The sordid details behind the collapse and mutiny of the French national soccer team.

The sordid details behind the collapse and mutiny of the French national soccer team.

The sordid details behind the collapse and mutiny of the French national soccer team.

The stadium scene.
June 22 2010 4:15 PM

The French Dejection

The sordid details behind the collapse and mutiny of France's national soccer team.

This article originally appeared in, Slate's French sister site. It was translated by Cécile Dehesdin. See all of Slate's World Cup coverage.

France's goalkeeper Hugo Lloris (L) shakes hands with France's coach Raymond Domenech. Click image to expand.
Raymond Domenech

The French soccer team lost 2-1 to South Africa on Tuesday, ending its World Cup run. The defeat is the culmination of a chaotic few days that began when the sports daily L'Equipe published striker Nicolas Anelka's alleged abusive comments to coach Raymond Domenech. Since then, Anelka was expelled from the team, the team went on strike and refused to practice, team captain Patrice Evra almost fought with fitness coach Robert Duverne over the revolt, and Domenech ended up reading a letter to the press on behalf of the players. To get caught up on all the details of the scandal, read the FAQ below.

What did Anelka say?


Different sources have reported different versions of Anelka's rant, which came at halftime of France's match with Mexico. According to L'Equipe, Anelka said, "Go get yourself fucked in the ass, you dirty son of a whore." Le Parisien's version: "You and your system can go get fucked in the ass." And according to other sources: "Go fuck your mother." Did Anelka say all of this to Domenech's face, as L'Equipe reports? Domenech and French Football Federation President Jean-Pierre Escalettes say no—that Anelka said it under his breath somewhere in the locker room. During a press conference on Saturday afternoon, team captain Patrice Evra said he had put an end to the altercation by saying, "What are you playing at? We have a game to win." In any case, the coach didn't let it fly and put Anelka on the bench in the second half.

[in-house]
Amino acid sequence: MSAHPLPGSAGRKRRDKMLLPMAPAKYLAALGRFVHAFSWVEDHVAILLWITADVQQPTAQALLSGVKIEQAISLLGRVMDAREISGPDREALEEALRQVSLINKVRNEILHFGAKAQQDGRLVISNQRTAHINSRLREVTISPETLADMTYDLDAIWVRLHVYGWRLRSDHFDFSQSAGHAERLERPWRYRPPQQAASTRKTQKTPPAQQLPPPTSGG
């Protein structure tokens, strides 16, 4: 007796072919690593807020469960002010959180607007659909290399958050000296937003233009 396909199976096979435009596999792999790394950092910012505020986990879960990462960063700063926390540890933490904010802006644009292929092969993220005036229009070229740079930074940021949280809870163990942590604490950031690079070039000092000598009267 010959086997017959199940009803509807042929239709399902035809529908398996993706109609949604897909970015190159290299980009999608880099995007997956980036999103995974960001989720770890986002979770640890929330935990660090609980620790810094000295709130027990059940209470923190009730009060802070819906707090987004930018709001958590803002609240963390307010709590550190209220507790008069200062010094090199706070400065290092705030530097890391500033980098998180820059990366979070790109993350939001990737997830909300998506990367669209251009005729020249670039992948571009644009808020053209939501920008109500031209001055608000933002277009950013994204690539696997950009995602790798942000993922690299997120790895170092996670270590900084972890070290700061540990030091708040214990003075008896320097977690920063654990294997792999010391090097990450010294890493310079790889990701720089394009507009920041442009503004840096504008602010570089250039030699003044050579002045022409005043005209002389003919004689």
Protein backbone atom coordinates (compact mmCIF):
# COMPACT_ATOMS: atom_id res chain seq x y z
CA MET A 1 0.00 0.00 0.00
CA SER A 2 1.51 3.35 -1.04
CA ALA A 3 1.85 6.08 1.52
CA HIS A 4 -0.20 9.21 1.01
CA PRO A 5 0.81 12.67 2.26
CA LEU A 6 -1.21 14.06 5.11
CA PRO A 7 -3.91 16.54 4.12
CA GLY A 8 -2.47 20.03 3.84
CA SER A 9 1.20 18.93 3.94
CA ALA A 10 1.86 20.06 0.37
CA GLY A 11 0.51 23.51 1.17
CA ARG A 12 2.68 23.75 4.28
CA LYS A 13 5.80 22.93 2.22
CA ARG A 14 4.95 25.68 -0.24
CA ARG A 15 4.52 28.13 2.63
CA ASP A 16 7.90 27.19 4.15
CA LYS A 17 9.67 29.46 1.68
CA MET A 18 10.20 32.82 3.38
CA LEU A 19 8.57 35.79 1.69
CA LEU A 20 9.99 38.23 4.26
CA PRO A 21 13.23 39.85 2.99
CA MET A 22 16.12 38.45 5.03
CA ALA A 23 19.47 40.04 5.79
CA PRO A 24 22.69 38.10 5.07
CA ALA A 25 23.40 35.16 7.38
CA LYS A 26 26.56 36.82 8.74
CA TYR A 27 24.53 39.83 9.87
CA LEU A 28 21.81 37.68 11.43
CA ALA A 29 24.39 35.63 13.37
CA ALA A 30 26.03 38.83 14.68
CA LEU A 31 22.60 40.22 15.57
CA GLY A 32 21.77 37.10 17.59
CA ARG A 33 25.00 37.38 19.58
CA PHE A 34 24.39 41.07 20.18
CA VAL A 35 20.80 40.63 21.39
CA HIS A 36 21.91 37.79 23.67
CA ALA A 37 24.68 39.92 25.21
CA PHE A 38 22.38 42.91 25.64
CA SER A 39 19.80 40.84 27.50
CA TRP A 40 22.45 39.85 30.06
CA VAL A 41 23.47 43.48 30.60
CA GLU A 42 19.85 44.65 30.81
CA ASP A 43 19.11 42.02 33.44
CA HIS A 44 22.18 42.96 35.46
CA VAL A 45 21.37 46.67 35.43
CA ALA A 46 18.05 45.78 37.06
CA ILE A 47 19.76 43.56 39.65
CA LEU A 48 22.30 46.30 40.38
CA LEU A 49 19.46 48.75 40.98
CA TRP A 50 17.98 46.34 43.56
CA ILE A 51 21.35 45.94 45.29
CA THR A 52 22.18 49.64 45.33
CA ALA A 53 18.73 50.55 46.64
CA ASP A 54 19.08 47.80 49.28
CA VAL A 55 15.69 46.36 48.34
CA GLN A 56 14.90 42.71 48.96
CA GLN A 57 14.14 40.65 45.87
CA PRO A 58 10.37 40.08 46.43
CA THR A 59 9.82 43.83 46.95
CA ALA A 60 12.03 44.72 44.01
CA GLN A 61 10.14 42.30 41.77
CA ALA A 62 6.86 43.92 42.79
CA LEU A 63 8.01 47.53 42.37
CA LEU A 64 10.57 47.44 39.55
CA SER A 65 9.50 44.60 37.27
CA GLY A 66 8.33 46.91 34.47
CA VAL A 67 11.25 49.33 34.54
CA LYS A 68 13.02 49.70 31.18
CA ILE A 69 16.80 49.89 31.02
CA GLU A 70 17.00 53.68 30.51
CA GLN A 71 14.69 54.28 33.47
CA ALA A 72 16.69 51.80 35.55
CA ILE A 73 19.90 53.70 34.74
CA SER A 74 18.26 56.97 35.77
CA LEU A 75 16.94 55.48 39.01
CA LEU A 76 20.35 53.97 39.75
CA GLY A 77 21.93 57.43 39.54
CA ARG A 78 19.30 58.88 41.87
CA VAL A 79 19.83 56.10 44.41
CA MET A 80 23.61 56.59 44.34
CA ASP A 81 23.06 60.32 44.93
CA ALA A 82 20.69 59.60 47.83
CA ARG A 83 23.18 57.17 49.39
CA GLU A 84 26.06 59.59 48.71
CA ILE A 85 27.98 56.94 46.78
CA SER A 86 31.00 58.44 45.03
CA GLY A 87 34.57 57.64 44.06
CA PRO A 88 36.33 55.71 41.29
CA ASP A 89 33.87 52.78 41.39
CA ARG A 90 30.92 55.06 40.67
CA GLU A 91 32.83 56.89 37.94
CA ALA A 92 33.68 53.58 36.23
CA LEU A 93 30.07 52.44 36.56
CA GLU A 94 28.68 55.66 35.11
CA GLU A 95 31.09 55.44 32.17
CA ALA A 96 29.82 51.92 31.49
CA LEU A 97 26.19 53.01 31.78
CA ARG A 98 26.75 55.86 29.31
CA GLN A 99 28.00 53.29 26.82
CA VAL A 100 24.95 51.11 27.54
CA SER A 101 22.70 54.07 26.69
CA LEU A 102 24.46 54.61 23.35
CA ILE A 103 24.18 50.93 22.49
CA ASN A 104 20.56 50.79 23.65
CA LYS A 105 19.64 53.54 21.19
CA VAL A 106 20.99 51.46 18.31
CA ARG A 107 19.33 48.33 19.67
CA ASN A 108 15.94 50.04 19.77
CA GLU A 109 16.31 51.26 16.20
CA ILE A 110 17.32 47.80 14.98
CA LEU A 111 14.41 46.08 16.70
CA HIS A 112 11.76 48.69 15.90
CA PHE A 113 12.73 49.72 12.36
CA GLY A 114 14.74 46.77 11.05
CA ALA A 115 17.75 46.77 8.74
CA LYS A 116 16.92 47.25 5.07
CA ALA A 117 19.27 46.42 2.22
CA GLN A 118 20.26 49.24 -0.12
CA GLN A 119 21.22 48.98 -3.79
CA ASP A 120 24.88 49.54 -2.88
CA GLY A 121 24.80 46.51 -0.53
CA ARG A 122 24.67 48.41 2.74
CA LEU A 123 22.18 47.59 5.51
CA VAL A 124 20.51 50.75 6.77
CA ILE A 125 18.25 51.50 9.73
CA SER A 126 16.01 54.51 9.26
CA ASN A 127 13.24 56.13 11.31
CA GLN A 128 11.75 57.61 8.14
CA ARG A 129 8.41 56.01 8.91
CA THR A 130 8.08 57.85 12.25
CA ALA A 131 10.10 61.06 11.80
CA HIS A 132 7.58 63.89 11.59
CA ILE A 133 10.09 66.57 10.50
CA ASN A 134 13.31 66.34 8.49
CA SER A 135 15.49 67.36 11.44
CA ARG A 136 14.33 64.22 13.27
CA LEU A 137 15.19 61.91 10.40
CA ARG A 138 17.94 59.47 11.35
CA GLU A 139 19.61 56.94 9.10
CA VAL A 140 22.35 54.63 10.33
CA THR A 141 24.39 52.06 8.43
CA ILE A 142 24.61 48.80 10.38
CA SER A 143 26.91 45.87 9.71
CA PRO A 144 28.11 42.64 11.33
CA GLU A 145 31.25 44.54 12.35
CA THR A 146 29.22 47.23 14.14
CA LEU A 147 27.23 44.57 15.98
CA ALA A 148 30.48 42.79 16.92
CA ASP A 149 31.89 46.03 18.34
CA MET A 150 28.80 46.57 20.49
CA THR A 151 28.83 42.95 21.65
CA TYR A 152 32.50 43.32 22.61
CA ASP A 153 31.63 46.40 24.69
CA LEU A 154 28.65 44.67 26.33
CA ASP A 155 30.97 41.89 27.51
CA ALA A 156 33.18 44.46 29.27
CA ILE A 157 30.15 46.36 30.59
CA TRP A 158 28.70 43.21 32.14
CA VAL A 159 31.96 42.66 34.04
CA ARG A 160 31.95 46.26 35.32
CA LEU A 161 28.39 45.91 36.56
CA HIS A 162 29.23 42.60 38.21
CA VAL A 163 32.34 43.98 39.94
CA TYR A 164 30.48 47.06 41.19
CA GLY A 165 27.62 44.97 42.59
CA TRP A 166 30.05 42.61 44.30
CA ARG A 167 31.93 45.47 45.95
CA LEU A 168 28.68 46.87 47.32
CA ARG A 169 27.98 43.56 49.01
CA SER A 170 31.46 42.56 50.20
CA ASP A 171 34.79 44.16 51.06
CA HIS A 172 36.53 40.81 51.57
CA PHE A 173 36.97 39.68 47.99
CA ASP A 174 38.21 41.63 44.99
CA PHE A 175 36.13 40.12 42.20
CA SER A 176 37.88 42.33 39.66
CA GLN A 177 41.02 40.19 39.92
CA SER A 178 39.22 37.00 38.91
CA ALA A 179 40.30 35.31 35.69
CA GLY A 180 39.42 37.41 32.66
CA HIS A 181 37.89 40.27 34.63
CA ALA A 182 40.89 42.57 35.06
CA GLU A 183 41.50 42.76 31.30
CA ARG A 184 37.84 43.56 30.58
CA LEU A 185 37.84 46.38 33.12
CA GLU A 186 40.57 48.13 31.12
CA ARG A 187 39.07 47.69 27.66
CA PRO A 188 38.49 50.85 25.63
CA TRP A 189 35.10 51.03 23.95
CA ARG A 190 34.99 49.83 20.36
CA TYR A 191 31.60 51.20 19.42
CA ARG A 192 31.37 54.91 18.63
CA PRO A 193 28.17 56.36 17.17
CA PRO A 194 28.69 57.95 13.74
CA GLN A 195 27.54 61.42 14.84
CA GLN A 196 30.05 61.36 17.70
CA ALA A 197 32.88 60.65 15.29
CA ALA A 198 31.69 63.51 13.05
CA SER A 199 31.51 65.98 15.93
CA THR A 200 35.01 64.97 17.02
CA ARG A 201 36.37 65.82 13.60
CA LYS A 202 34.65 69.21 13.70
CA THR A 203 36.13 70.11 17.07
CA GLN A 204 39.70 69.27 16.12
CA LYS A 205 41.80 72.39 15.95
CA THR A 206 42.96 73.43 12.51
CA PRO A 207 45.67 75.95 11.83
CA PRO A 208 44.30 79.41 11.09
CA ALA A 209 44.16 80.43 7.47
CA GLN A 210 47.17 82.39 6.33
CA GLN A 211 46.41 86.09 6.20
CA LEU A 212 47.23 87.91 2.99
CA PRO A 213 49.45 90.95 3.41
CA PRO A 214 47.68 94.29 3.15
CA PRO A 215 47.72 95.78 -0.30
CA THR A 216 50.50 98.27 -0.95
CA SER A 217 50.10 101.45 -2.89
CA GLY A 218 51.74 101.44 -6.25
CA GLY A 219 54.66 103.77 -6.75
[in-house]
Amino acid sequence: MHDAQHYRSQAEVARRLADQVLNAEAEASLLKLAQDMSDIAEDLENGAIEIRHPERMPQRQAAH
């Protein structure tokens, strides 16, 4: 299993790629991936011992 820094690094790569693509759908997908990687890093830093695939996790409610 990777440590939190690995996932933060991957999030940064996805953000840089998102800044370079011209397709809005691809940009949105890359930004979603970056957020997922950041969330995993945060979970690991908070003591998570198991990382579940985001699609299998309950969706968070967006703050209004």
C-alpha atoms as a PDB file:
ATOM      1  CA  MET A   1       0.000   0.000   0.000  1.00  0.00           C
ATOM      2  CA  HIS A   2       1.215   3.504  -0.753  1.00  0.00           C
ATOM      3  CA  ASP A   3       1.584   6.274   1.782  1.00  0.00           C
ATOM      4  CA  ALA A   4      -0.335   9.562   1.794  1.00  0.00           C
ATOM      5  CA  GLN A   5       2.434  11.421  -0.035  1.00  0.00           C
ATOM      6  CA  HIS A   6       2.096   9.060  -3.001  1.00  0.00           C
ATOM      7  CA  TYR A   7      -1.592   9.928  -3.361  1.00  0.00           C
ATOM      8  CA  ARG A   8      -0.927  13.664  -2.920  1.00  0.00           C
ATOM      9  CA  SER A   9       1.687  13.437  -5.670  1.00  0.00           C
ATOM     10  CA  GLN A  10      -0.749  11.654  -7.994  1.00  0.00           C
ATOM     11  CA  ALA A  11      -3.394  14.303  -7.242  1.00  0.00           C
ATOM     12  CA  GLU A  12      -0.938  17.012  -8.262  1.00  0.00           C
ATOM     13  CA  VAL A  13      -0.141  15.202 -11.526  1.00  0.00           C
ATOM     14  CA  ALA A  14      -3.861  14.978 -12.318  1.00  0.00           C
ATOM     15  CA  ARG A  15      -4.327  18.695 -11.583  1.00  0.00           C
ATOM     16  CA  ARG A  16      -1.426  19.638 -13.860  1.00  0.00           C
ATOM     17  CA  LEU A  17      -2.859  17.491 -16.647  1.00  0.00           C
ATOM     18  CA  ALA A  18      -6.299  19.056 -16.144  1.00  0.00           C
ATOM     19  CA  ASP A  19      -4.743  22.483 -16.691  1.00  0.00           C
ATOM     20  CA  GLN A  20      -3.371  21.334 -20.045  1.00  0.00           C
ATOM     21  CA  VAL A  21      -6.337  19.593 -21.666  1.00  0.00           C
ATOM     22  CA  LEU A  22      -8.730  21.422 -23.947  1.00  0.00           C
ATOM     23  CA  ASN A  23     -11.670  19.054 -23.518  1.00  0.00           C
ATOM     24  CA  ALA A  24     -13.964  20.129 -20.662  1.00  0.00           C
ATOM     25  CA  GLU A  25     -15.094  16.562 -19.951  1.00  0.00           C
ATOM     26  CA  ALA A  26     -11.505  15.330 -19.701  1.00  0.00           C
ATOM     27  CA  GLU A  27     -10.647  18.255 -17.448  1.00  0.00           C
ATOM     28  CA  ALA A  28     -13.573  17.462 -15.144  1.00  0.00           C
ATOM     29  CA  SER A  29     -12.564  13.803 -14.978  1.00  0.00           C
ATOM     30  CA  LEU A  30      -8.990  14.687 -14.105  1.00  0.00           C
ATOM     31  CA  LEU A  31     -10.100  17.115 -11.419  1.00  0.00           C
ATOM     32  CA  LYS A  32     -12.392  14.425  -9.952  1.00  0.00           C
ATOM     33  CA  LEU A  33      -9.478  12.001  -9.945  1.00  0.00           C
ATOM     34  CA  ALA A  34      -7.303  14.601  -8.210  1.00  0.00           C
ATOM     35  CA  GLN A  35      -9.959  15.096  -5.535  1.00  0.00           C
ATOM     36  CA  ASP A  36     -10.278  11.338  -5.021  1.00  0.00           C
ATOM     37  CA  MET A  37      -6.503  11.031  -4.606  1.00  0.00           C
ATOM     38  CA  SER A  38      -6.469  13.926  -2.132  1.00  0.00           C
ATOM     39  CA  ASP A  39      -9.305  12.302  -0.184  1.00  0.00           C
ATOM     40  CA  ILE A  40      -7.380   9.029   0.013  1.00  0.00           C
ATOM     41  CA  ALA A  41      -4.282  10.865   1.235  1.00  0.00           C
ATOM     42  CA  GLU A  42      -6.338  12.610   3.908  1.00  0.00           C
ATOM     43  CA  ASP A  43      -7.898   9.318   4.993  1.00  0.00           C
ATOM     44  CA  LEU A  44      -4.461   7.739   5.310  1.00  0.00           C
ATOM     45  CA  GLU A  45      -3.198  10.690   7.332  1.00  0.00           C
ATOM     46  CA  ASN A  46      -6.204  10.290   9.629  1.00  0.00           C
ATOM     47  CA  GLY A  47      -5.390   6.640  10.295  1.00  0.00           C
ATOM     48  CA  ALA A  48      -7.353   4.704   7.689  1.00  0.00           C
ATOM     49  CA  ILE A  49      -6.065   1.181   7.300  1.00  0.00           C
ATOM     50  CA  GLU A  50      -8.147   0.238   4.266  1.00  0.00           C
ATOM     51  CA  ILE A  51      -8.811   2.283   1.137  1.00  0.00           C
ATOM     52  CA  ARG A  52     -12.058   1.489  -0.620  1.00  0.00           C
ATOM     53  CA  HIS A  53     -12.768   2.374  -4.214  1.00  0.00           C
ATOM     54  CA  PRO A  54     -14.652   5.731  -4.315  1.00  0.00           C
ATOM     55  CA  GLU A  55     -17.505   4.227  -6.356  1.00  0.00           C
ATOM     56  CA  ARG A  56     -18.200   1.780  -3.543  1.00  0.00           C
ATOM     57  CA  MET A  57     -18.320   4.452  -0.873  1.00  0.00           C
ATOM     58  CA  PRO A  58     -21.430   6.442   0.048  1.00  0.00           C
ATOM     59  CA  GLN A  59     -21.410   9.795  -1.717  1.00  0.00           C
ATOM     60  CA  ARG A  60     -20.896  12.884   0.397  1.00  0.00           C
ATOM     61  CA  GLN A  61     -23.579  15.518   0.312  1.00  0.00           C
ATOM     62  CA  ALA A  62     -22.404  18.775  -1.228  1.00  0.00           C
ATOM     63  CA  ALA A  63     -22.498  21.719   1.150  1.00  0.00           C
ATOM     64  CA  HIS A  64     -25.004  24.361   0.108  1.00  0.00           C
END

Would the French Football Federation have sent Anelka home if the insults had not been made public?

No. This may actually be the clearest part of the whole story. Domenech said he got overAnelka's outburst quickly and wasn't asking for a public apology. Football federation Secretary Henri Monteil explained it to regional daily La Charente Libre: "Nothing would have filtered out if L'Equipe hadn't reported it. I only learned of it on Saturday. President Jean-Pierre Escalettes knew since the day before that. He thought it wouldn't leave the room."

After the remarks became public, Escalettes got together with Domenech, team captain Patrice Evra, and Anelka. Anelka agreed to apologize in front of the team and staff, but not in public. In his hotel suite, Escalettes gathered the federation's leaders, and they opted to dismiss Anelka. "I'm sorry," Escalettes told Anelka when he announced the ruling.

This reactive decision enraged the team's senior players. Thierry Henry, William Gallas, Eric Abidal, Patrice Evra, and Franck Ribery resented the federation for yielding to a media frenzy they felt was unjustified. This is one of the big paradoxes of the whole scandal: On the one hand, Evra and Ribery have called the insult "unacceptable" and "intolerable." On the other hand, the players don't seem to have ever considered dismissing Anelka. Same goes for some of the elders from the 1998 World Cup-winning French team. Zinedine Zidane and Patrick Viera timidly criticized the team's attitude, but they sent Anelka notes of support after his exclusion.

Should L'Equipe have put this piece of information on its front page?

It's been a while since essays about the team's use of a 4-3-3 or 4-4-2 formation were relegated to the background of the daily. Fabrice Jouhaud, L'Equipe editor in chief since the summer of 2008, wants to sell papers and have a clear editorial line, something soccer weekly France Football has failed to do in recent years. Who cares about the chalkboard—it's all about what's going on in the locker room.

Young (he's not even 40), aggressive, and daring, Jouhaud bets on gossip, as his front page piece on Ronaldo and his love handles on a Brazilian beach in September 2008 can attest. L'Equipe is now following the trail of Le Parisien, the national daily that infuriated then coach Roger Lemerre during the 2002 World Cup by revealing internal chatter and team selections.

The sports daily, like other French sports media, wants one thing: an internal source—a mole or a traitor, depending on who's speaking—to juice up its reporting. For a month, L'Equipe has been reporting the daily lives of the players by talking to their entourages, since the athletes themselves have become physically unapproachable.

Those publications are in a special spot, as they are generally the only media the players read. The players also sometimes use them to convey messages. But what if this great play for sales ends up making this special relationship with the players counterproductive?